grees of kinship or relation. This law has created the purity and 
peace of domestic life. Neither the Greek nor the Roman world 
had any true conception of a home. The E<m a or Vesta was a sac 
red tradition guarded by vestals like a temple worship. It was not 
a law and power in the homes of the people. Christianity, by en 
larging the circles of prohibition within which men and women were 
as brothers and sisters, has created the home with all its purities 
and safeguards. 

Such a law of unity and indissolubility, encompassed by & 
multitude of prohibitions, no mere human legislation could im 
pose on the passions and will of mankind. And yet the Imperial 
laws gradually yielded to its resistless pressure, and incorporated 
it in its world-wide legislation. The passions and practices of 
four thousand years were against the change ; yet it was accom- 


plished, and it reigns inviolate to this day, though the relaxations 
of schism in the East and the laxities of the West have revived the 
abuse of divorces, and have partially abolished the wise and salu 
tary prohibitions which guard the homes of the faithful. These 
relaxations prove that all natural forces have been, and are, hostile 
to the indissoluble law of Christian marriage. Certainly, then, it 
was not by natural forces that the Sacrament of Matrimony and the 
legislation springing from it were enacted. If these are restraints 
of human liberty and license, either they do not spring from nature, 
or they have had a supernatural cause whereby they exist. It wa? 
this that redeemed woman from the traditional degradation iD 
which the world had held her. The condition of women in Athens 
and in Rome which may be taken as the highest points of civiliza 
tion is too well known to need recital. Women had no rights, no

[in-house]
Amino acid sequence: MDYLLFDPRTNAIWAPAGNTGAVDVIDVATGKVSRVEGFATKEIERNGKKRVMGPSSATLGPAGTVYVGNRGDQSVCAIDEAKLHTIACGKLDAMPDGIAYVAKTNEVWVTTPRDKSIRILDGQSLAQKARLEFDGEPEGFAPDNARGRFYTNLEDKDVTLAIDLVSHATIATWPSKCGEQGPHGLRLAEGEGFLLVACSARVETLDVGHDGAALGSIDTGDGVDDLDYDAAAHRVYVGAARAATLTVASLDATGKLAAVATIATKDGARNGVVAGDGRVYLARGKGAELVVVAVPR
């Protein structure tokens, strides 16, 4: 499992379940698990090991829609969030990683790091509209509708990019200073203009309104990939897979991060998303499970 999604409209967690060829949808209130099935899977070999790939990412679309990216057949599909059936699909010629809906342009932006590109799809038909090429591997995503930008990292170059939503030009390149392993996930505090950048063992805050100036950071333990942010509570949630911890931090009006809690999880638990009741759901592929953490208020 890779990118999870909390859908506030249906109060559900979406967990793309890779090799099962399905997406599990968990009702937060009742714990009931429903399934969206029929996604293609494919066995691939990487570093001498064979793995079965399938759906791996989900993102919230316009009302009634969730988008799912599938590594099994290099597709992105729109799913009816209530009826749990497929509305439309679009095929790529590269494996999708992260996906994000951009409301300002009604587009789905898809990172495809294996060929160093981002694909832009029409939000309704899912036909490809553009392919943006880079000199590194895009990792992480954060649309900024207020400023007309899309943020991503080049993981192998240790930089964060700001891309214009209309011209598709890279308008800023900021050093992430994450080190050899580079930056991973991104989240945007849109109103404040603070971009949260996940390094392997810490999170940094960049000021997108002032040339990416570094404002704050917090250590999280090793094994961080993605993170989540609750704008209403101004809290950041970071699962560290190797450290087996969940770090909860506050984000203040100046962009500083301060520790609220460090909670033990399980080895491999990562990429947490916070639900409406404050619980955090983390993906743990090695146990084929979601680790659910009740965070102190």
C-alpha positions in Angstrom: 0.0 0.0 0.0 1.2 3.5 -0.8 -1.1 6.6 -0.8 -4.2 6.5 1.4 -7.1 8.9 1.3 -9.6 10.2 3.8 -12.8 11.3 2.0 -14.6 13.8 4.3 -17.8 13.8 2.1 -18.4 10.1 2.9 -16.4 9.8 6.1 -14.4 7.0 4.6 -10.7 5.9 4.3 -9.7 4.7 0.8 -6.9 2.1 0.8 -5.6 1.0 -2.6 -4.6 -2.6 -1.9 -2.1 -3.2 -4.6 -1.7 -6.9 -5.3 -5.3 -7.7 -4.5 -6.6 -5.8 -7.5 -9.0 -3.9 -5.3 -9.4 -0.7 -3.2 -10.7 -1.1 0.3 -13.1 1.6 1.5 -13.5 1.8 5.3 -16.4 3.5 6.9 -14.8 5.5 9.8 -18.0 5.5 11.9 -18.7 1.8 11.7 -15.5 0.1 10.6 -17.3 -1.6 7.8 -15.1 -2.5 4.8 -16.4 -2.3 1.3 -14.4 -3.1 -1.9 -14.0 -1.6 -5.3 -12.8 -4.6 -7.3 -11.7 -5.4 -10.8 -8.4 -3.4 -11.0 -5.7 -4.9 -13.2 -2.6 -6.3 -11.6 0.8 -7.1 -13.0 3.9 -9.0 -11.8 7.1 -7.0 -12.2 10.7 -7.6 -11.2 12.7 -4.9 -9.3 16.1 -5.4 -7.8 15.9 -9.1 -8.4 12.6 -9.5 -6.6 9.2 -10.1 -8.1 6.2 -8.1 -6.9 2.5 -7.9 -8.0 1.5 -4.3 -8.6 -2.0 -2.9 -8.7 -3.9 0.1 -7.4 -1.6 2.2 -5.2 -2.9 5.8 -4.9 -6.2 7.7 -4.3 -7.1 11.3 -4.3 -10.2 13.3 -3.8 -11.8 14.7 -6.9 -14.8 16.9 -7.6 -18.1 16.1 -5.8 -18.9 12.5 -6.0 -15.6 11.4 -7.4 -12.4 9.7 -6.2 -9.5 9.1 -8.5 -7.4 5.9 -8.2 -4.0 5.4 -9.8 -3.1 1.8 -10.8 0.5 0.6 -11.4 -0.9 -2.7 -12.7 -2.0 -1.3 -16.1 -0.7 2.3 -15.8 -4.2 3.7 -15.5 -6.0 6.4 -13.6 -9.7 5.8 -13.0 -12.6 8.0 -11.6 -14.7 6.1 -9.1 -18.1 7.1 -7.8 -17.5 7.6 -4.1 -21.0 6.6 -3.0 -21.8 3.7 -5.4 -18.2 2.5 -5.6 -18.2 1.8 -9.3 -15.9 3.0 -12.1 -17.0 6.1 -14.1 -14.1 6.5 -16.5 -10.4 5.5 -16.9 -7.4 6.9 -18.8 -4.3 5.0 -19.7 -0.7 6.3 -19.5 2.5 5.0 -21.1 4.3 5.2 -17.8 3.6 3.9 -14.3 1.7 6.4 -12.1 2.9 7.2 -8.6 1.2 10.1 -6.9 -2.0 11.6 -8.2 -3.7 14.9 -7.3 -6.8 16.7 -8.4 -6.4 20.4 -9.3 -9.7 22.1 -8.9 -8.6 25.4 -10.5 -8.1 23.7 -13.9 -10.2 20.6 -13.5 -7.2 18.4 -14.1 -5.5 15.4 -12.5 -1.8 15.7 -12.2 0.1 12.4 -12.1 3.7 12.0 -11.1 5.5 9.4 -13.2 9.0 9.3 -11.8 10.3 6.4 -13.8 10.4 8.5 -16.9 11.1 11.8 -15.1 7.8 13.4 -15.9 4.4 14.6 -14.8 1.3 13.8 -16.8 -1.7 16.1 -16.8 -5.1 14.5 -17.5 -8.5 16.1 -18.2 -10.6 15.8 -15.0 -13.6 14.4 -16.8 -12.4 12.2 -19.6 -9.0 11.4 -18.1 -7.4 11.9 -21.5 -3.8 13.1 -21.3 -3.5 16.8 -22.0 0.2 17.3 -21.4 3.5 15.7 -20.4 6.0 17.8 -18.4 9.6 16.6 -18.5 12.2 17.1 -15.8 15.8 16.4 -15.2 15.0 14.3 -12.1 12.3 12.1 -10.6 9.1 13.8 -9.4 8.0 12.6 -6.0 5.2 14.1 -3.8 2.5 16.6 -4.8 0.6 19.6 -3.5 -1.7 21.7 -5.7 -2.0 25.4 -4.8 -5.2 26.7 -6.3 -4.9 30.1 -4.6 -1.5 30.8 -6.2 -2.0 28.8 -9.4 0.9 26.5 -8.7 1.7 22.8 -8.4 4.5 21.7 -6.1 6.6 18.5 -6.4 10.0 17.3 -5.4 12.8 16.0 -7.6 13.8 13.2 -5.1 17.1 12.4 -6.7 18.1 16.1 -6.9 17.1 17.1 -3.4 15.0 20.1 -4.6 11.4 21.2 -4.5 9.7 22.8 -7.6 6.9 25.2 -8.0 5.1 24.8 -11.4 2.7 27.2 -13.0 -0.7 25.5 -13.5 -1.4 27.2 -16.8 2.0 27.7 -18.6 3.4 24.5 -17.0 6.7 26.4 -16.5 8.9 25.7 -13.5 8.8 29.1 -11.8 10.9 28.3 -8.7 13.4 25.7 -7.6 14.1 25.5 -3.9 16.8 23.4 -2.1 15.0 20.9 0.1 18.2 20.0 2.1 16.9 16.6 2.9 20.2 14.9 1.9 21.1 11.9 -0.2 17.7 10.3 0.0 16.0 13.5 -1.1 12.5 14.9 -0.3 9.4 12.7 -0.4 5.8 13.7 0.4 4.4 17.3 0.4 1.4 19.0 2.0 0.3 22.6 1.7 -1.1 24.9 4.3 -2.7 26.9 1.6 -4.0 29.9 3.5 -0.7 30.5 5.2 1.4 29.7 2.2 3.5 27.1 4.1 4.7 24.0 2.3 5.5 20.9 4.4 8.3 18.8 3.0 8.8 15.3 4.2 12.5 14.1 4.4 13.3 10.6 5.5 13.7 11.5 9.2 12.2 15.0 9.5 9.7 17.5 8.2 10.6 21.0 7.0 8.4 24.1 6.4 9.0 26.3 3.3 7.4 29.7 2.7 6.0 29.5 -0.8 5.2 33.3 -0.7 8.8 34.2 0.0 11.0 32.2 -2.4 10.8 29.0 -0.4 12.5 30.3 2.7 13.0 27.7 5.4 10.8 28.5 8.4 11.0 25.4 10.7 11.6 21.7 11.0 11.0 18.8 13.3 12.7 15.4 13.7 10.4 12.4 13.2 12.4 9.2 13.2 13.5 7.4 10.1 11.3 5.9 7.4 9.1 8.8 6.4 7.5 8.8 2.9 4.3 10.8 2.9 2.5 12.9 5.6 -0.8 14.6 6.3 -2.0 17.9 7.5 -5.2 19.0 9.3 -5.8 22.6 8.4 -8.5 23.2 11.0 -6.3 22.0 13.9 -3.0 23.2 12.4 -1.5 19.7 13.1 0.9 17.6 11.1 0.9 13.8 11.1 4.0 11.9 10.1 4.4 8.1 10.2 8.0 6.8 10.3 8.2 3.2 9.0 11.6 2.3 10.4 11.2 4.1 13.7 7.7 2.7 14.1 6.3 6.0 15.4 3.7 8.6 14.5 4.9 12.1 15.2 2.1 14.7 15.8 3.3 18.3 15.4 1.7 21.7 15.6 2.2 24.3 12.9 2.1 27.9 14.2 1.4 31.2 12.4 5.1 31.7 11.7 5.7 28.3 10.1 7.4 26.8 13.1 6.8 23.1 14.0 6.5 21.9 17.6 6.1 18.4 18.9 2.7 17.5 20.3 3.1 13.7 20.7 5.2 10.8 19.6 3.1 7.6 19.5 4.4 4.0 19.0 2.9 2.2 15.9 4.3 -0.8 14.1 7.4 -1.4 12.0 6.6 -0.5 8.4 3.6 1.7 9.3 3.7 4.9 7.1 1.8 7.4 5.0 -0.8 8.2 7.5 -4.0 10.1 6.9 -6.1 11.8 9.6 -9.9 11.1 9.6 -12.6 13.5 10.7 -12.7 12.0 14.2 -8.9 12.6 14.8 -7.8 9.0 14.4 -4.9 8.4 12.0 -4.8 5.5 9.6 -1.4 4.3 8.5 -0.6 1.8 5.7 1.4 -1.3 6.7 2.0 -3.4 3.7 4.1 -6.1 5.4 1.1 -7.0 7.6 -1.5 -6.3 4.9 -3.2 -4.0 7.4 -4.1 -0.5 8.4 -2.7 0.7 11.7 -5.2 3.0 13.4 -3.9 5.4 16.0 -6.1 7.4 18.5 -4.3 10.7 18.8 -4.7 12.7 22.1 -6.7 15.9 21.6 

property, no independence. Plato looked upon them as State 
property ; Aristotle as chattels ; the Greeks wrote of them as KMW?,, " r aA/.d K.-JJ fiara. They were the prey, the sport, the 
slaves of man. Even in Israel, though they were raised incompar 
ably higher than in the Gentile world, they were far below the 
dignity and authority of Christian women. Libanius, the friend of 
Julian, tbe Apostate, said, " O ye gods of Greece, how great are the 
women of the Christians !" Whence came the elevation of woman 
hood ? Not from the ancient civilization, for it degraded them ; 
not from Israel, for among the Jews the highest state of * omauhood 
was the marriage state. The daughter of Jepthe went into the 
mountains to mourn not her death but her virginity. The marriage 
state in the Christian world, though holy and good, is not the high 
est state. The state of virginity unto death is the highest condition 
of man and woman. But this is above the law of natiue. It be 
longs to a higher order. And this life of virginity, in repression of 
natural passion and lawful instinct, is both above aud against the, 
tendencies of human nature. It begins in a mortification, and ends 
in a mastery, over th 3 movements and ordinary laws of human 
nature. Who will ascribe this to natural causes ? and, if so, why 
did it not appear in the first four thousand years ? And when has 
it ever appeared except in a handful of vestal virgins, or in Oriental 
recluses, with what reality history shows ? An exception proves a 
rule. No one will imagine that a life of chastity is impossible to 
nature ; but the restriction is a repression of nature which individ 
uals may acquire, but the multitude have never attain t.-d. A re 
ligion which imposes chastity on the unmarried, and upon its priest 
hood, and upon the multitudes of women in every age who devote 
themselves to the service of One Whom they have never seen, is a 
mortification of nature in so high a degree as to stand out as a fact 
and a phenomenon, of which mere natural causes afford no adequate 
solution. Its existence, not in a handful out of the millions of the 
world, but its prevalence aud continuity in multitudes scattered 
throughout the Christian world, proves the presence of a cause high 
er than the laws of nature. So true is this, that jurists teach that 


the three vows of chastity, poverty, and obedience are contrary to 
" the policy of the law," that is, to the interests of the common 
wealth, which desires the multiplication, enrichment, and liberty of 
its members 

To what has been said may be added the change wrought by 
Christianity upon the social, political, and international relations of 
the world. The root of this ethical change, private and public, is 
the Christian home. The authority of parents, the obedience of 
children, the love of brotherhood, are the three active powers whicL